‘The evidence suggests that teachers’ expectations for lower groups are often too low,’ explains Sue. This means students aren’t challenged enough, and their attainment tends to decline compared to those in higher sets or streams.
Pupils in lower sets can also feel stigmatised by their position, which can become a self-fulfilling prophecy. They feel they’re in the ‘dunces’ class’, which can knock their self-esteem and confidence, and make them less likely to put in the effort to raise their attainment as it seems pointless.
Setting and streaming can be inflexible. ‘Once in a group, it’s extremely difficult to move out of it,’ Sue says. Students are labelled by teachers as belonging to a particular group, which makes them less likely to consider a move. ‘In addition, if teachers wish to move a child up a group, another has to move down,’ Sue adds.
Another problem is that factors other than attainment and ability come into play when students are set or streamed. Boys, students from poorer homes, ethnic minorities and summer-born children are all more likely to end up in lower groups.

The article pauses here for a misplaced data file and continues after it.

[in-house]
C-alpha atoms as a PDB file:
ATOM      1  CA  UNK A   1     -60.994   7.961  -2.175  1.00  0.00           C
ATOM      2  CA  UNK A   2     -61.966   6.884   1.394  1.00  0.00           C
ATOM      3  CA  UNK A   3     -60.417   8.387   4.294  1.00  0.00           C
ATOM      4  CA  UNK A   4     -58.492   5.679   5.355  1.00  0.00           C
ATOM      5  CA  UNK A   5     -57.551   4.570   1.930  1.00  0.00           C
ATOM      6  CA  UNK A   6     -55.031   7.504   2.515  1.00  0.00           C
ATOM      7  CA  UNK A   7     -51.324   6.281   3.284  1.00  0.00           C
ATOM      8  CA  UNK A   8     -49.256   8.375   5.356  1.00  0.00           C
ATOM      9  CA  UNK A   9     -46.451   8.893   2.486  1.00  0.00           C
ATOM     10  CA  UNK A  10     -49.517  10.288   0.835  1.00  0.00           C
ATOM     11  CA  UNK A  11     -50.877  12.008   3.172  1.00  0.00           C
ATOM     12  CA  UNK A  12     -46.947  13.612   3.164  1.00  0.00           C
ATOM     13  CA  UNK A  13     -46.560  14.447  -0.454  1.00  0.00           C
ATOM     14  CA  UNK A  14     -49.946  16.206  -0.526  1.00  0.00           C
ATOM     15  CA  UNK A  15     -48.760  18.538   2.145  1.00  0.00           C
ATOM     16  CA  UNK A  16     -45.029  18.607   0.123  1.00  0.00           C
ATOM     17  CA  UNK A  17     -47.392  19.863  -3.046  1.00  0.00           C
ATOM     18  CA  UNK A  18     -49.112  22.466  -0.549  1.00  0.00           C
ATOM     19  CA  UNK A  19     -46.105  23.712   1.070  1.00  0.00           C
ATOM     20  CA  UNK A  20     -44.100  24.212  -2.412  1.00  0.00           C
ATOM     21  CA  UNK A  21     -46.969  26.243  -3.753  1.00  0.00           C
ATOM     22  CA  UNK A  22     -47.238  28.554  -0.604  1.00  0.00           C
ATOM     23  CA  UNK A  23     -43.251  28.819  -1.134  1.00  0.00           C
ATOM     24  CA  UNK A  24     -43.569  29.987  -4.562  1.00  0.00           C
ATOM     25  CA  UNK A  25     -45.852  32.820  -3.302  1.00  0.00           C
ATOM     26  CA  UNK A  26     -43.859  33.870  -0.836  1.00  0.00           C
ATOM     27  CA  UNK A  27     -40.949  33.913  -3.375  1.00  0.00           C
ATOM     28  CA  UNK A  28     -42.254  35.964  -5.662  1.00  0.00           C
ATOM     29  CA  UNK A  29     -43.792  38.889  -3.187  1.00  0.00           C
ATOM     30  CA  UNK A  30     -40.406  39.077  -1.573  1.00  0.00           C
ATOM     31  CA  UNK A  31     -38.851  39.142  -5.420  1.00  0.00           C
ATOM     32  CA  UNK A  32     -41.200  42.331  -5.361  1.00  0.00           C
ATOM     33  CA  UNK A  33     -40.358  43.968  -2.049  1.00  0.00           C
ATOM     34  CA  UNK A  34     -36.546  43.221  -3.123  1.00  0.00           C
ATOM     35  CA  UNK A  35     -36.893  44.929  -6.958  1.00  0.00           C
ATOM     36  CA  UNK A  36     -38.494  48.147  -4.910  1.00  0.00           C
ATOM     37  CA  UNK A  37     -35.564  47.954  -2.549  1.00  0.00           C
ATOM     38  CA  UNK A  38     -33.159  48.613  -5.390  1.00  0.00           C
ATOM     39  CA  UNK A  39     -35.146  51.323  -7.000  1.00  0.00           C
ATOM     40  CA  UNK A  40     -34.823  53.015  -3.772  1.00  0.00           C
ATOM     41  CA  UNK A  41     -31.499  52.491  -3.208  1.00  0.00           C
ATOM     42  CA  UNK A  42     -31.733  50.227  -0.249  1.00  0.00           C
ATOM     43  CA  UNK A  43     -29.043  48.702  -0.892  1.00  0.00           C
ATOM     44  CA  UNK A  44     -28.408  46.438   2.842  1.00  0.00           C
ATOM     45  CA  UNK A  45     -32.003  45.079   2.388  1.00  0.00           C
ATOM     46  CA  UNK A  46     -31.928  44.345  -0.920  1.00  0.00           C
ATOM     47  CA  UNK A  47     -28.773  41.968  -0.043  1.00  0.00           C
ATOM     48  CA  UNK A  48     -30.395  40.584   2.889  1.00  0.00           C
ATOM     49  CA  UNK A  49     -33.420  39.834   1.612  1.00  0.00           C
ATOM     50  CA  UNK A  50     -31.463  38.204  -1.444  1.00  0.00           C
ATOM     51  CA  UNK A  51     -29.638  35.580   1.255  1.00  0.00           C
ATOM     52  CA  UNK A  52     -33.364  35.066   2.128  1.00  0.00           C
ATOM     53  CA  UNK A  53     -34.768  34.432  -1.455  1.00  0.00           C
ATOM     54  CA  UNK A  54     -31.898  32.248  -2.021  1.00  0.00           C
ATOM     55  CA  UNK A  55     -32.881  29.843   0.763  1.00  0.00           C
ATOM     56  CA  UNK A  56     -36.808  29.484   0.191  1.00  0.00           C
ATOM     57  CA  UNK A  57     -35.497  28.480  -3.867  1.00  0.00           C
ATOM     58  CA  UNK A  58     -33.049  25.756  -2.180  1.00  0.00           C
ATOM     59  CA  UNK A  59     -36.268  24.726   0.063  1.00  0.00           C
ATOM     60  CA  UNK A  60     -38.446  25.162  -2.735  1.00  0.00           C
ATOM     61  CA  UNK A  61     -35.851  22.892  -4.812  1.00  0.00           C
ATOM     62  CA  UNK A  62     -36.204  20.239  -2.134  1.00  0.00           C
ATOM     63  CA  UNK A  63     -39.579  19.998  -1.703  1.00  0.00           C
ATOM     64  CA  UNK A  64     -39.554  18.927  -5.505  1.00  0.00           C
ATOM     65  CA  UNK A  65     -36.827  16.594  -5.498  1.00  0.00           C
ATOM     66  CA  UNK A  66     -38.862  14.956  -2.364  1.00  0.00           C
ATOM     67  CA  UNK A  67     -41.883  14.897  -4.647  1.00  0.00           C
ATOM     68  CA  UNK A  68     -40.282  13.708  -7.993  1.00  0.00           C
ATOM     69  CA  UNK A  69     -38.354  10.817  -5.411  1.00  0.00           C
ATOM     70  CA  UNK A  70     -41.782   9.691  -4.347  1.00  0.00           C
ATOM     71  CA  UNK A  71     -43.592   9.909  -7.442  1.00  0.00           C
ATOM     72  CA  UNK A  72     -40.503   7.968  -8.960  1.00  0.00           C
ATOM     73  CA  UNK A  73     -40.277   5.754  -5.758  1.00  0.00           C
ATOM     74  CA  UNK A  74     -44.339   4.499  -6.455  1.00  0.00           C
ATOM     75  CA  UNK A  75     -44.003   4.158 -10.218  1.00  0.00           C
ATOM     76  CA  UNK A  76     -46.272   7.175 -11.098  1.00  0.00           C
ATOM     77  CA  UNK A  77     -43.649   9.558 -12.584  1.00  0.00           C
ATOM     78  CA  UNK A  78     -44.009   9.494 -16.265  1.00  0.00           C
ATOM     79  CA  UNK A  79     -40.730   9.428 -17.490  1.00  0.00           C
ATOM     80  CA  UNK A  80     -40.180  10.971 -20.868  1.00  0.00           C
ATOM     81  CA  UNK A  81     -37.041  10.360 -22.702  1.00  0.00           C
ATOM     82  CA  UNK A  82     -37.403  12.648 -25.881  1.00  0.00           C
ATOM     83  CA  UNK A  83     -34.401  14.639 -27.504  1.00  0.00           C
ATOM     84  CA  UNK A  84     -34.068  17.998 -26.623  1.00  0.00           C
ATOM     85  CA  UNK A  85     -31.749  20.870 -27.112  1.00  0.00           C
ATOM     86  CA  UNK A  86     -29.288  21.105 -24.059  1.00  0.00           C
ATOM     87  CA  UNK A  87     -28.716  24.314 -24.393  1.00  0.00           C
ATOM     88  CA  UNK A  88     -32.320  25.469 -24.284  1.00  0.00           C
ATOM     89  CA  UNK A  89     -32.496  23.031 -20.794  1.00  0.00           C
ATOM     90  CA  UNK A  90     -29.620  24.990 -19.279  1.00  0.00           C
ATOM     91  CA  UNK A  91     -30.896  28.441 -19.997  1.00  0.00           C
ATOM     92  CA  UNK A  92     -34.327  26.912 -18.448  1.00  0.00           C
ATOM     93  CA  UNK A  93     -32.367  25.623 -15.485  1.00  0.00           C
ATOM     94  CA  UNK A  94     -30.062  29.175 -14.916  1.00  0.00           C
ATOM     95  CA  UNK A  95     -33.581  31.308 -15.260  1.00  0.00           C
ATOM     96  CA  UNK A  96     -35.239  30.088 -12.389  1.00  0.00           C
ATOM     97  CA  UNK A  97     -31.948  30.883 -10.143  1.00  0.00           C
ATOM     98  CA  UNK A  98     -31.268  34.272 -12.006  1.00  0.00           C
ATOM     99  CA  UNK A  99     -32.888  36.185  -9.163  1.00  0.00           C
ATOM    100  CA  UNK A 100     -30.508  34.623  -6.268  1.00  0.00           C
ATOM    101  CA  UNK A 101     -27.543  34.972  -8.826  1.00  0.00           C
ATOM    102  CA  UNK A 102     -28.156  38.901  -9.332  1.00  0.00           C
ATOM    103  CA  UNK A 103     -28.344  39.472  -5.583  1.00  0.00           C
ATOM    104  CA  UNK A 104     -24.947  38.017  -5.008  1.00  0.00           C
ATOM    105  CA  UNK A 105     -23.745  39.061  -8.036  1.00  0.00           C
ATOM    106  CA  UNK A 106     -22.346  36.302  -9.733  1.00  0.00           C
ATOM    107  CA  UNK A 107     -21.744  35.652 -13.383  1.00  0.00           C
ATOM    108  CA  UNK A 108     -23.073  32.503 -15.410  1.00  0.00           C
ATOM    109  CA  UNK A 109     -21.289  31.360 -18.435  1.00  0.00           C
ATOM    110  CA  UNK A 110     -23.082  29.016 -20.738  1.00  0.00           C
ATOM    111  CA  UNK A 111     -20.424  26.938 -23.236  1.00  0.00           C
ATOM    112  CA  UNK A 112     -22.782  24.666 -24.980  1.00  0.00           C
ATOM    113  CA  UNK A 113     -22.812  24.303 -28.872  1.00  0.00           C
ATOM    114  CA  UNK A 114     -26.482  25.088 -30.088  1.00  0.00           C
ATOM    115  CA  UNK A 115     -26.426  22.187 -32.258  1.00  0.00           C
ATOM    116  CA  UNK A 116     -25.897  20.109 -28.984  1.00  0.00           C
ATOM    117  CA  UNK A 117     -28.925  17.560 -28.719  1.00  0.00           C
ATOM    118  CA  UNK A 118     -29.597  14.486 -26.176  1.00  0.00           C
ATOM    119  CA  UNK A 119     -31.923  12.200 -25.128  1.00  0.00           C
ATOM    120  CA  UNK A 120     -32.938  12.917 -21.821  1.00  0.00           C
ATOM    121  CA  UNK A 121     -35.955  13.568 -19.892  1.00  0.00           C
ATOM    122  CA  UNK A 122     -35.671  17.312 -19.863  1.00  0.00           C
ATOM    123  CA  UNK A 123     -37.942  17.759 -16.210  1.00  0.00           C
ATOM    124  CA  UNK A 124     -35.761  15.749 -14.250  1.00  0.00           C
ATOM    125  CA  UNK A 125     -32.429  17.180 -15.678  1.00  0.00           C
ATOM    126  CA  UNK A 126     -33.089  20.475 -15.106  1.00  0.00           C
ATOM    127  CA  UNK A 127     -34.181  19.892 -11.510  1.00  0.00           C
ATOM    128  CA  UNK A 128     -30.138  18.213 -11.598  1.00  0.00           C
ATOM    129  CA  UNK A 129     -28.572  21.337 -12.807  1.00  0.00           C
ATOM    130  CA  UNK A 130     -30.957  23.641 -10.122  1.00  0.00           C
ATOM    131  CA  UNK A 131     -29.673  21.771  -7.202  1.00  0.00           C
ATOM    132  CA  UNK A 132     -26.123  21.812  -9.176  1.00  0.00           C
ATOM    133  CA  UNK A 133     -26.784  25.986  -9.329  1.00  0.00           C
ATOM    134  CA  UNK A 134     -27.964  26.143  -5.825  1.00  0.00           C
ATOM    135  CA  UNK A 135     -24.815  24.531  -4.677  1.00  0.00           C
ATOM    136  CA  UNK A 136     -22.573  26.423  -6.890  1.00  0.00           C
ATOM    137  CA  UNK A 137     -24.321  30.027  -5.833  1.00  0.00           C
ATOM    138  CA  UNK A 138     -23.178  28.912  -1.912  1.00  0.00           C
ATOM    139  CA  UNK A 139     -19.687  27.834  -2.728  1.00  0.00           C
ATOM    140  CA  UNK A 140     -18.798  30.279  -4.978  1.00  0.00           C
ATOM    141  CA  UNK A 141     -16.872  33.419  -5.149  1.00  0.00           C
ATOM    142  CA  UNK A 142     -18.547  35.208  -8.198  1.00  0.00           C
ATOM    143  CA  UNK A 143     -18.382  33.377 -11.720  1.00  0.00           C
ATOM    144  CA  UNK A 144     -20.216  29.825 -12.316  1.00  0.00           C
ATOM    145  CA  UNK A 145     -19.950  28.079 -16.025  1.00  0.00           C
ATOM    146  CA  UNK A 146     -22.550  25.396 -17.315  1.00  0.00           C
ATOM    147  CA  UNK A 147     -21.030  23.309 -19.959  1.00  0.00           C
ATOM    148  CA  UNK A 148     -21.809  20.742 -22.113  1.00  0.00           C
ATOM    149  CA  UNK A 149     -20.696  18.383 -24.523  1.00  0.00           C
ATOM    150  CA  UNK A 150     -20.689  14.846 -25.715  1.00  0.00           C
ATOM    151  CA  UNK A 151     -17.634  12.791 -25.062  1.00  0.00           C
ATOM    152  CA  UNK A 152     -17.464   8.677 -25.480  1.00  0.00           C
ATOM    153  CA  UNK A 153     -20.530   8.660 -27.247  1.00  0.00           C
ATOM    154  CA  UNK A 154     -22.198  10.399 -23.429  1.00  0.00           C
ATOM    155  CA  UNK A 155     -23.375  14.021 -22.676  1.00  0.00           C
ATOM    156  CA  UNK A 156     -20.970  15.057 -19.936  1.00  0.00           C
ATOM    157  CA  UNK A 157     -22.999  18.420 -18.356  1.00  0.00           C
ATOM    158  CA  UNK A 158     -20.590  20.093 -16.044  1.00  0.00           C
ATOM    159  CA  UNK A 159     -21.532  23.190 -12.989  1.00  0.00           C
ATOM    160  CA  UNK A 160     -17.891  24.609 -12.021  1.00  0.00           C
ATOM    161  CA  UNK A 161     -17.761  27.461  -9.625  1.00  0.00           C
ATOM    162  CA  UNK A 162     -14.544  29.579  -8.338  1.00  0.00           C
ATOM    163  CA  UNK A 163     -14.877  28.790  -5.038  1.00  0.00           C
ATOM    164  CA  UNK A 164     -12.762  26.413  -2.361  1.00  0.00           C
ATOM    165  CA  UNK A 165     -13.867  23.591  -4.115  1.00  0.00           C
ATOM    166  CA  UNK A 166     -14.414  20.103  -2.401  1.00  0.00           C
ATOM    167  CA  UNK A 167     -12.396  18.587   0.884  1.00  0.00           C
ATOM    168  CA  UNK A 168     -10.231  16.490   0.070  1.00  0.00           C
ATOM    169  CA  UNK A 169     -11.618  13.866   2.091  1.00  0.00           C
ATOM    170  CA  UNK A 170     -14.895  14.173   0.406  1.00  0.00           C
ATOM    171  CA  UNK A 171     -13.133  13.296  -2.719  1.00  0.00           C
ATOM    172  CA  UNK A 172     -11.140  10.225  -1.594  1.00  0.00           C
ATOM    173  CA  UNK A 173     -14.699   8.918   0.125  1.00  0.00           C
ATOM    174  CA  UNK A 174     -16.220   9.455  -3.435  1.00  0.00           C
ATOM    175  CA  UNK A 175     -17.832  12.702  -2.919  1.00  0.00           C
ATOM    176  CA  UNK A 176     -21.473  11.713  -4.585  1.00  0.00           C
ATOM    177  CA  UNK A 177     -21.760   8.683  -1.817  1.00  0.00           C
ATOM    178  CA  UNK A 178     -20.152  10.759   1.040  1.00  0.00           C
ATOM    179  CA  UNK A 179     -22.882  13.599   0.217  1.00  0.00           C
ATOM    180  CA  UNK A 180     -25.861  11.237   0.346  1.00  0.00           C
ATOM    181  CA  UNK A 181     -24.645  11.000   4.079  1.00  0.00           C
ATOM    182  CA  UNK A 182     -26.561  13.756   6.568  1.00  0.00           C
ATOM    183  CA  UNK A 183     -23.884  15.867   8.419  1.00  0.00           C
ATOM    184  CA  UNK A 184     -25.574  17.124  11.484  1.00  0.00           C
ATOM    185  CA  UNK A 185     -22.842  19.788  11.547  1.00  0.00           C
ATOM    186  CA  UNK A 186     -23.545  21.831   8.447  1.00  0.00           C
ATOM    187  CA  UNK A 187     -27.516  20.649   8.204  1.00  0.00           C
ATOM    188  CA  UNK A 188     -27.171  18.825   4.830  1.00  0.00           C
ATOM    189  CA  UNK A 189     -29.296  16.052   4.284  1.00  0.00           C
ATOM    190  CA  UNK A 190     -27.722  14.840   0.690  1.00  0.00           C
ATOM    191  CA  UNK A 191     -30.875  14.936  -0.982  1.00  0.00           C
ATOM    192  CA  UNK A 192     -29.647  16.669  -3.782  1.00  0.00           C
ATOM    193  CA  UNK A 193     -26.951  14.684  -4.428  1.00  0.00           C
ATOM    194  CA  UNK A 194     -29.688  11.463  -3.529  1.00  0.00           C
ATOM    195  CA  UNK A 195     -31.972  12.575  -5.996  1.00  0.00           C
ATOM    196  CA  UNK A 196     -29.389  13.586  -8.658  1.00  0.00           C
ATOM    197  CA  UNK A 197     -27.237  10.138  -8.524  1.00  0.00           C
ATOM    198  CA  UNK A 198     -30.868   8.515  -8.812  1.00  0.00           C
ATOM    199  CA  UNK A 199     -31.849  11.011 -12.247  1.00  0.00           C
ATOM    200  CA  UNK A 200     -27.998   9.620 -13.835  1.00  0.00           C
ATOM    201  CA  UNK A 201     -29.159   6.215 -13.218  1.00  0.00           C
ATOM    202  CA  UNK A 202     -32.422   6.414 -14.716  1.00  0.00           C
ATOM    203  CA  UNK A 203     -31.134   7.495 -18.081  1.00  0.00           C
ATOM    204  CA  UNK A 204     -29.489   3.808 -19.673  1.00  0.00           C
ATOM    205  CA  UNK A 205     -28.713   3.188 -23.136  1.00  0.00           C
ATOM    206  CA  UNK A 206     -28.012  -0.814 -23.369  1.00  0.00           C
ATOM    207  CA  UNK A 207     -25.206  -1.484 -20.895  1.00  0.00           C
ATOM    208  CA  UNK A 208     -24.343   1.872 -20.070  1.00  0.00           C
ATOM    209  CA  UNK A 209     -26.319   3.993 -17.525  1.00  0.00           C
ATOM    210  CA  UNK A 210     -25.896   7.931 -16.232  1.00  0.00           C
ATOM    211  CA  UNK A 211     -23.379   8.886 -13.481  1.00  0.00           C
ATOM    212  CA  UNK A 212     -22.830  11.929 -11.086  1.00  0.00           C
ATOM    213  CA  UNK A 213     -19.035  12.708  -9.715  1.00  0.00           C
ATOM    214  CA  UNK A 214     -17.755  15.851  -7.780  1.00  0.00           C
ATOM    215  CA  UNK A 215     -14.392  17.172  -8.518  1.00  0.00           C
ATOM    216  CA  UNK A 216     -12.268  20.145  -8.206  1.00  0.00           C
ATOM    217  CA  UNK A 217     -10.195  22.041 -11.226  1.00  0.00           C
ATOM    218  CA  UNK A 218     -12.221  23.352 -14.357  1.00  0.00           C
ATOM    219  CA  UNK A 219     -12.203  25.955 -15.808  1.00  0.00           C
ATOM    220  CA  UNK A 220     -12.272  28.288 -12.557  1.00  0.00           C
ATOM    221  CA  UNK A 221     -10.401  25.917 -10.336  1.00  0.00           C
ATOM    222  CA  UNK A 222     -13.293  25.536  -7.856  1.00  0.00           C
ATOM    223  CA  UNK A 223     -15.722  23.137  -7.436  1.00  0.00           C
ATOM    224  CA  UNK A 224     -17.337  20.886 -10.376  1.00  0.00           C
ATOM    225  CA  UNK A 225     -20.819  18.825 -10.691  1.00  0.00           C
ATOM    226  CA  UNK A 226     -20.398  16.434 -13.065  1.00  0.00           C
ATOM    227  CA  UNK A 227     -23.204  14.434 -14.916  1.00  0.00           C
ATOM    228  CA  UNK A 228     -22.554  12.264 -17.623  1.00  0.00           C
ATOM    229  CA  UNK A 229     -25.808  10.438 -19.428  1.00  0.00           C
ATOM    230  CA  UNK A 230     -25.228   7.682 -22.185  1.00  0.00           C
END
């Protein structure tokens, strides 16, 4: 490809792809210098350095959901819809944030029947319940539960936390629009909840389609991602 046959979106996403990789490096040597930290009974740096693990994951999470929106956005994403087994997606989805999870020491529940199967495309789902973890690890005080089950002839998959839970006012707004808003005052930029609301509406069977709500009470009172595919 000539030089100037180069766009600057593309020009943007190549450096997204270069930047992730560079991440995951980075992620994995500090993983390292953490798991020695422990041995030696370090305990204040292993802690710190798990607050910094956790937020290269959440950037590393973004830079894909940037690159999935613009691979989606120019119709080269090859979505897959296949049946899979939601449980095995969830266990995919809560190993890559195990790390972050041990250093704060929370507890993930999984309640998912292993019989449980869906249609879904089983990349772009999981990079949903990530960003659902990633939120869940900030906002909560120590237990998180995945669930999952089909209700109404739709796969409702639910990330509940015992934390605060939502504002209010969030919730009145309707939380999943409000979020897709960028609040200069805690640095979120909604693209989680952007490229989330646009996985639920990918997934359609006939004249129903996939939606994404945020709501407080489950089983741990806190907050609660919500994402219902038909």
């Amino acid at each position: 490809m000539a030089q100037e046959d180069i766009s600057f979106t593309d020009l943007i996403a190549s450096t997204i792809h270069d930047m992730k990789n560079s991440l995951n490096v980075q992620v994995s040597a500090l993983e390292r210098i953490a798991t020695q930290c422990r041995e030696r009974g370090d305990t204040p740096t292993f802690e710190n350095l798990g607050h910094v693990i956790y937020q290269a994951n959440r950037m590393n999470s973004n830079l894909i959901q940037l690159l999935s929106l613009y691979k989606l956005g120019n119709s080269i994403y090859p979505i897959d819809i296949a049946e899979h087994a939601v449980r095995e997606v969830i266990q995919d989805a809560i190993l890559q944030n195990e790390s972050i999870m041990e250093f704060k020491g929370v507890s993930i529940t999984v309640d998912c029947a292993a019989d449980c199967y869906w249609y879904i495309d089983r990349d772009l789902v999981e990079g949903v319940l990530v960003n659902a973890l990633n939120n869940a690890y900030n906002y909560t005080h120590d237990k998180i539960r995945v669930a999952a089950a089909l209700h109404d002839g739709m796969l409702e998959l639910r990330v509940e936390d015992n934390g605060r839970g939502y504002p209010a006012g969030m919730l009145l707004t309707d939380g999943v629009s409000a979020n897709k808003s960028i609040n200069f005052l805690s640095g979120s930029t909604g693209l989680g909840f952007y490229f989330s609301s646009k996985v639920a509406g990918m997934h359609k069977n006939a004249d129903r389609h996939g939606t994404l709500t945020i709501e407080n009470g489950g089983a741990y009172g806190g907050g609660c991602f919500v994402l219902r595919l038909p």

Worried about setting and streaming?
As a parent, it’s natural to worry about what set or stream your child will end up in at secondary school. It’s worth finding out what methods they use to group; if, for example, they use SATs results, helping your child prepare to the best of their ability could help them achieve a higher mark that ultimately means they’re put in a top set or stream. CATs can’t be prepared for, but you can still help your child do their best by making sure they read widely, know their times tables inside out, and get plenty of sleep and a decent breakfast on test days.
Otherwise, the best policy is to wait and see what happens. If a parent complains about their child’s group, they’re often moved up, but don’t be too hasty to demand a move; being in a lower set may sound like a disadvantage, but they may benefit from more one-to-one attention and a slower pace of learning, whereas in a higher set they’d be left behind. If you’re genuinely concerned, speak to your child’s form tutor or head of year about your concerns.